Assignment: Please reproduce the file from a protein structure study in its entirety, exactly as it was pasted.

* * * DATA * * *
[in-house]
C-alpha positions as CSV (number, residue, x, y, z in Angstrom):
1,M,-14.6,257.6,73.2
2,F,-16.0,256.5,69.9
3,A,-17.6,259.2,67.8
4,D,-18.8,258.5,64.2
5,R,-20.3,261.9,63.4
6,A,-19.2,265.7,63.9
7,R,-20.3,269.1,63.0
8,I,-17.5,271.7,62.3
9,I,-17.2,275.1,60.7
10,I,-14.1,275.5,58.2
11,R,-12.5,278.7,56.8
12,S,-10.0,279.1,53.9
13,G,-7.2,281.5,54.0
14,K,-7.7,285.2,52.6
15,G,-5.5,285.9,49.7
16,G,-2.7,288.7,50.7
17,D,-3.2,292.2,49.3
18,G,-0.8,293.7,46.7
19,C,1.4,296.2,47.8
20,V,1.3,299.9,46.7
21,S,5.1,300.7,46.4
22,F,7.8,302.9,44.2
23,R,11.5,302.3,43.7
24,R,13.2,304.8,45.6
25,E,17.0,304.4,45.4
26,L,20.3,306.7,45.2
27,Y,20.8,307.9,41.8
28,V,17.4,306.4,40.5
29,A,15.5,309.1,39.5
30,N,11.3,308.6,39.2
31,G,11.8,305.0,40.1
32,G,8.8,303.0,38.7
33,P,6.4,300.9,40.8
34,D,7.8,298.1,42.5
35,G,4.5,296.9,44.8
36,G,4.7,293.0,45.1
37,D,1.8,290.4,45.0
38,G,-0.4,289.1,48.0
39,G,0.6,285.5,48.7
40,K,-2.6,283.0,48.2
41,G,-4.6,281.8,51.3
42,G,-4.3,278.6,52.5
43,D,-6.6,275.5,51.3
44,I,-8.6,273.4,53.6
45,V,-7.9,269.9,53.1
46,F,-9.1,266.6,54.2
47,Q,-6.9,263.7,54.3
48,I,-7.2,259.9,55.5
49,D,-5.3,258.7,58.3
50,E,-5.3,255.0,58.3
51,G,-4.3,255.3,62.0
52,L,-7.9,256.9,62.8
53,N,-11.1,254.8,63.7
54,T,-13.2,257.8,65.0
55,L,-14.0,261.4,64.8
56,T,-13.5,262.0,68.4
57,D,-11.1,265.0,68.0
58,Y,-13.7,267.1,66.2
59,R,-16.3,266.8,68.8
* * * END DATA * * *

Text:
[in-house]
C-alpha positions as CSV (number, residue, x, y, z in Angstrom):
1,M,-14.6,257.6,73.2
2,F,-16.0,256.5,69.9
3,A,-17.6,259.2,67.8
4,D,-18.8,258.5,64.2
5,R,-20.3,261.9,63.4
6,A,-19.2,265.7,63.9
7,R,-20.3,269.1,63.0
8,I,-17.5,271.7,62.3
9,I,-17.2,275.1,60.7
10,I,-14.1,275.5,58.2
11,R,-12.5,278.7,56.8
12,S,-10.0,279.1,53.9
13,G,-7.2,281.5,54.0
14,K,-7.7,285.2,52.6
15,G,-5.5,285.9,49.7
16,G,-2.7,288.7,50.7
17,D,-3.2,292.2,49.3
18,G,-0.8,293.7,46.7
19,C,1.4,296.2,47.8
20,V,1.3,299.9,46.7
21,S,5.1,300.7,46.4
22,F,7.8,302.9,44.2
23,R,11.5,302.3,43.7
24,R,13.2,304.8,45.6
25,E,17.0,304.4,45.4
26,L,20.3,306.7,45.2
27,Y,20.8,307.9,41.8
28,V,17.4,306.4,40.5
29,A,15.5,309.1,39.5
30,N,11.3,308.6,39.2
31,G,11.8,305.0,40.1
32,G,8.8,303.0,38.7
33,P,6.4,300.9,40.8
34,D,7.8,298.1,42.5
35,G,4.5,296.9,44.8
36,G,4.7,293.0,45.1
37,D,1.8,290.4,45.0
38,G,-0.4,289.1,48.0
39,G,0.6,285.5,48.7
40,K,-2.6,283.0,48.2
41,G,-4.6,281.8,51.3
42,G,-4.3,278.6,52.5
43,D,-6.6,275.5,51.3
44,I,-8.6,273.4,53.6
45,V,-7.9,269.9,53.1
46,F,-9.1,266.6,54.2
47,Q,-6.9,263.7,54.3
48,I,-7.2,259.9,55.5
49,D,-5.3,258.7,58.3
50,E,-5.3,255.0,58.3
51,G,-4.3,255.3,62.0
52,L,-7.9,256.9,62.8
53,N,-11.1,254.8,63.7
54,T,-13.2,257.8,65.0
55,L,-14.0,261.4,64.8
56,T,-13.5,262.0,68.4
57,D,-11.1,265.0,68.0
58,Y,-13.7,267.1,66.2
59,R,-16.3,266.8,68.8